I think service programs should be structured through classes, it would be a fun experience, it would get kids to open up more to the community, and doing it as a class would get kids to interact more rather than requiring to do it individually.  And each grade should do some volunteer work together.


If you order people not only to do service but what to do, it’s just unpaid labor.  Individual placements / clubs people join voluntarily are the only [options for service] I can really support.  I don’t think we should require service of freshman. First year of high school, and they’re only 14. But sophomores, juniors and seniors should.


It would be a great experience if there were something in place that allowed students to volunteer during the school day, in the community, with teacher supervision. It shouldn’t be a requirement but should be more accessible.


I think it would be a good idea to have a class that is required that is totally focused on volunteering.  Kids would go out in groups and have a weekly assignment with check points each day, so that kids actually do it.  They would get a different place every 5 weeks so that they get used to a place but yet they change so they get to experience more than I place.


It would be really cool if it was an in-school type of program, especially if we were put in fairly random groups. 


It would be structured through clubs, and there would be many of them, with students required to participate in at least one community service club for their 9th grade year. 


It should be structured through a class, but there should be a club that also runs it to help with finding volunteer opportunities.  There should be a minimum per year, than students would be introduced to volunteering and than have a chance to continue.


I think that twice a semester (either both days in a row, or one day in the beginning and one in the end) there would just be a service day where all the school (faculty and students) were required to do community work.  Either the kids would go out and volunteer or the agency could bring work to them.


I like the idea of individual placements or school clubs (a class for community service would be an unnecessary waste of time and resources).  Perhaps a service quota for each grade with an hour requirement.


It should be required, but the service program in school would need a volunteer center, much like student services.  Students come in, ask for opportunities and then sign up and told where to go.


For one, I think teacher assistance is needed for teenagers.  It would help them stay focused and organized.  I think community service should be required in every grade but I’m hesitant to say there should be an hour requirement.  I feel like one of the goals of giving students the opportunity to do community service is to eventually lead them into doing it willingly.  Forcing a certain amount of hours would undermine that.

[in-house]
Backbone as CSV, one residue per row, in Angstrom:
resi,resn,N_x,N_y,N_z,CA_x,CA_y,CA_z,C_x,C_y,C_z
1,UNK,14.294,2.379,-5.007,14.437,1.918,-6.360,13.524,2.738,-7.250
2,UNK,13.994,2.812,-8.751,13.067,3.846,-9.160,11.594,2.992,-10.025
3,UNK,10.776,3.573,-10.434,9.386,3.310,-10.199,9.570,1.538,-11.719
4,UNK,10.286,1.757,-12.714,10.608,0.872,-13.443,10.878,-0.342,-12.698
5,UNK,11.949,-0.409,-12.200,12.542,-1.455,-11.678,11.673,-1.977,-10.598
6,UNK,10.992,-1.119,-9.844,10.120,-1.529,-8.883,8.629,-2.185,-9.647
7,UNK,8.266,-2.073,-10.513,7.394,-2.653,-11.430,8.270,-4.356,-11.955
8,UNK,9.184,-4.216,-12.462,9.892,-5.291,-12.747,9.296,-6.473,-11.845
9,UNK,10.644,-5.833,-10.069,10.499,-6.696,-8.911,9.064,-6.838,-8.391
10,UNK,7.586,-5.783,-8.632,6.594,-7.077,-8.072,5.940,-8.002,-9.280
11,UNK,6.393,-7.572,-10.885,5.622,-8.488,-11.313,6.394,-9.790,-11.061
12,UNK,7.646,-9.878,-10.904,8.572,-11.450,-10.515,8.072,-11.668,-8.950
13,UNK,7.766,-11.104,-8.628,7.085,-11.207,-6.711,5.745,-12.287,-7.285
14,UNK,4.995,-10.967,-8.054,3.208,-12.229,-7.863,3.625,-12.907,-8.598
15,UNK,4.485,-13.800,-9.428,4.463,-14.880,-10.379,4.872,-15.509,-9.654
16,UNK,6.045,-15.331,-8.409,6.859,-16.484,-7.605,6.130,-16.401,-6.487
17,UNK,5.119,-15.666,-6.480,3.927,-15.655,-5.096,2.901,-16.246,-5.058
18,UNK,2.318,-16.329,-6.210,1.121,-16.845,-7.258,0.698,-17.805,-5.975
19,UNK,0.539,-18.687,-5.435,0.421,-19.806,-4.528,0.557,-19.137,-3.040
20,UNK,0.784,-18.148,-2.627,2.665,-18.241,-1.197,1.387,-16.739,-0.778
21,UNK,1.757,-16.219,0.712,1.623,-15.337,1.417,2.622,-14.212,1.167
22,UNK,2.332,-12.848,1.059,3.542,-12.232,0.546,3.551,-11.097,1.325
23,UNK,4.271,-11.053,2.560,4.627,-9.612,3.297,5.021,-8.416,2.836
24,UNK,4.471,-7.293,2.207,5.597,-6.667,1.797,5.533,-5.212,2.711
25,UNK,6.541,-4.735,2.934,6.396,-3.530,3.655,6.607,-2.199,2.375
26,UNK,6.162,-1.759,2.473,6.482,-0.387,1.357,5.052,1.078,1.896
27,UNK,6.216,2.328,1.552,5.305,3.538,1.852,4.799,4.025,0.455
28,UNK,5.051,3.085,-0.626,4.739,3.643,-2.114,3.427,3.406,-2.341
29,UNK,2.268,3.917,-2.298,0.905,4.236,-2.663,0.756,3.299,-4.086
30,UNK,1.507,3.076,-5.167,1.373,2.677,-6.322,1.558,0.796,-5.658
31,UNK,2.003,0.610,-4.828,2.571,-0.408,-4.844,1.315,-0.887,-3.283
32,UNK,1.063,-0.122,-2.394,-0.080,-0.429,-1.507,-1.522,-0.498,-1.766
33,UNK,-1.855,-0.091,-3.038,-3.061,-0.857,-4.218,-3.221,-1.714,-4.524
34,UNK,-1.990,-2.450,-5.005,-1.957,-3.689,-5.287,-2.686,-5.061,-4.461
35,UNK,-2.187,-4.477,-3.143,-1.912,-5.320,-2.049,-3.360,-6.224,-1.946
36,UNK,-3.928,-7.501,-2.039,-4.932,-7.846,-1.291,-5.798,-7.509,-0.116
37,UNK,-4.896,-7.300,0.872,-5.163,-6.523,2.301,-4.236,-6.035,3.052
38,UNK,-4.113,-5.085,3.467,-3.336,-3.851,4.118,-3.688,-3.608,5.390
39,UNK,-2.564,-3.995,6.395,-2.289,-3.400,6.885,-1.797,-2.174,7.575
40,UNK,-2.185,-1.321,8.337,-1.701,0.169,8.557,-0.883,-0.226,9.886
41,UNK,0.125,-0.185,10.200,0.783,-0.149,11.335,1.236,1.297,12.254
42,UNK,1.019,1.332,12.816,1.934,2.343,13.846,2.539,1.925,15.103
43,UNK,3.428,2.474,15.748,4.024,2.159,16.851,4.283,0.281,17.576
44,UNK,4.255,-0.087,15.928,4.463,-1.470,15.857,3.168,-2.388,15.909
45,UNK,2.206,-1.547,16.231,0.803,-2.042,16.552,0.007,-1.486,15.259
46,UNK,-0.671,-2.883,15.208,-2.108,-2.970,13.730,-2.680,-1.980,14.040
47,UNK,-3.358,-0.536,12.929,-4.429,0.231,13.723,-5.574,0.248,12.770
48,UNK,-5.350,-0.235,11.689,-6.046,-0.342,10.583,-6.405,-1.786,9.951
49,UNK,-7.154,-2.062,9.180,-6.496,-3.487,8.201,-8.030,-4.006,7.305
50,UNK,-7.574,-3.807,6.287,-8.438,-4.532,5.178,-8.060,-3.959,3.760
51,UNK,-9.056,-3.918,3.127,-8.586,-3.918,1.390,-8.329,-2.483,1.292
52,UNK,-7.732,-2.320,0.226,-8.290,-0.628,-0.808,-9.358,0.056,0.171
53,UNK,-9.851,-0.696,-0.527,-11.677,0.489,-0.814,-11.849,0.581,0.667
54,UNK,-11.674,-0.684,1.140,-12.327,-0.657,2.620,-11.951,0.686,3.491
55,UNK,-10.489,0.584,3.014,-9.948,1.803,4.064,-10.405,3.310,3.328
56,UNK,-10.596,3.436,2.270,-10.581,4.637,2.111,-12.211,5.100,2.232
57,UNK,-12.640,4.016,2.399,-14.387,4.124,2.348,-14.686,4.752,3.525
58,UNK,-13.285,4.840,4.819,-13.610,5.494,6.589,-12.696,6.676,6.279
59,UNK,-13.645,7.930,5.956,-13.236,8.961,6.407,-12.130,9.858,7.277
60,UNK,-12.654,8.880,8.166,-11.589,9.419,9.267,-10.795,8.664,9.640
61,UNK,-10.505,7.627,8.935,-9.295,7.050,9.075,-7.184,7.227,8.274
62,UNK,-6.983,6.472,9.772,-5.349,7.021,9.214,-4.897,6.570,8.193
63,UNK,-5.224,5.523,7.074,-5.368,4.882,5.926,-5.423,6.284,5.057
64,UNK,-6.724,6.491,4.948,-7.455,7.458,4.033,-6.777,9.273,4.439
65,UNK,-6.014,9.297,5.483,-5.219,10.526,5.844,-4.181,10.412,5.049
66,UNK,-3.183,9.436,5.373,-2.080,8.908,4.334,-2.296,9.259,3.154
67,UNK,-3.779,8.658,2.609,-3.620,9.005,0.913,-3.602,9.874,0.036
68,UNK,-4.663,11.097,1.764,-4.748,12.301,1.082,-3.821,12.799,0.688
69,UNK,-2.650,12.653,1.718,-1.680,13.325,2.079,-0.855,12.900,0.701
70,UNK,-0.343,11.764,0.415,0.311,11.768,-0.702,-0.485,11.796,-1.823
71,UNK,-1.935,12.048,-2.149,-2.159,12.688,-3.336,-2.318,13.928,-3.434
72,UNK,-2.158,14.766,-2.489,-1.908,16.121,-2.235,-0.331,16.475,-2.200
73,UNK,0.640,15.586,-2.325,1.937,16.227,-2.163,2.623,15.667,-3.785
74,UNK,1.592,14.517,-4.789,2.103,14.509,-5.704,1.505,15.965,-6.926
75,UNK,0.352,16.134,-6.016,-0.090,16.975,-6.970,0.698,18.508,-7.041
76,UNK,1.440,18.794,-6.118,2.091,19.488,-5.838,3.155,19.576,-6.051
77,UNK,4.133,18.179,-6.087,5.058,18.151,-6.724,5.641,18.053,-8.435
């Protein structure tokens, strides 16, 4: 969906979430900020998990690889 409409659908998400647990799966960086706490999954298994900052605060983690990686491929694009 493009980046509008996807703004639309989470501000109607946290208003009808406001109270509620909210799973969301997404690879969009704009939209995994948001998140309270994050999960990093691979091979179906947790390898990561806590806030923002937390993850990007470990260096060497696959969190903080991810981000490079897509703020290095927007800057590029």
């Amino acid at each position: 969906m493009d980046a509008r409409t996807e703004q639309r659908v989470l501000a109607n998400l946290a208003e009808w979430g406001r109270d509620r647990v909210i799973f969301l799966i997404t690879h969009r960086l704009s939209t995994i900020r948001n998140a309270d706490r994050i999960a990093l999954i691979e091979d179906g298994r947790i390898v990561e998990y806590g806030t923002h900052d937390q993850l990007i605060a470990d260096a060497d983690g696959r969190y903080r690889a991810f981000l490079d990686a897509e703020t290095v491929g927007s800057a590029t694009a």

I think this should be done after school through clubs and teachers engaged to show support.


I think that there should be a teacher present to help coordinate to make sure it gets done and smoothly.  I think 9th and 10th grade have the most mandatory volunteer work because the workload is lighter than junior and senior year.  I think a couple of hours a semester a semester but maybe it would be more effective to take half a day off to do it during the day because it wouldn’t interfere with other extracurricular activities.


Service in grades 11 and 12, and second half of semester class used for service time.


Every six days: - students pick science / Social Studies / English; - extra credit for work done outside of school; - mandatory class to pass high school, class taken 9-12th grade. 


v  I think it should be through clubs.  There are so many kids at Ithaca High who are too stressed / busy enough at it is. 


v  I think service should be done through classes during a special day or time of day set aside just for that.  There should be hour requirement for each grade – maybe something really reasonable like 5 hours a quarter so that kids don’t feel overwhelmed.  Classes like environmental science could do projects to help the environment / spread awareness, while classes like English could go work at elementary schools.


v  I think that if it was offered as a class, with credit given, an elective of sorts.


v  I think after school is not ideal because that immediately disallows athletes and some kids who need to have jobs.  The only time I could regularly do community service would be on the weekends or during the school day.


v  Staff should be coordinating and advertising it.  It definitely should not be forced but always be present and known by students who may be interested.


v  I think there should be homeroom type of class that meets once a week or month.  Maybe students will get two free periods on that day to have time to do service somewhere.  Maybe don’t separate by grades because then upperclassmen and lowerclassmen will get to know each other. 


Through a class, therefore it is randomly assigned in the scheduling but for people that want to take it.  And that way you are with people you know less of.


I think making a service class (similar to WISE) could be taken instead of gov’t / econ. Or adding an elective class relating to service – like an individual study.  It should not be forced or infringe.


v  Making people do service at a place that has no meaning to them won’t work, whereas if you volunteer on your own or through a club then you’re showing that you are passionate about doing that service.


There could be posting in the main office of places that need volunteers and people sign up accordingly.  I think there should be a requirement for each grade – 9 hours per year. Maybe the college and career center could appoint one more person to coordinate volunteer opportunities, reflections, and trips. 


I think a service requirement for each grade, based on number of hours and coordinated by a faculty member.  Furthermore, written reflections upon the work would allow students to gain more meanings.  Trips would also be an incentive.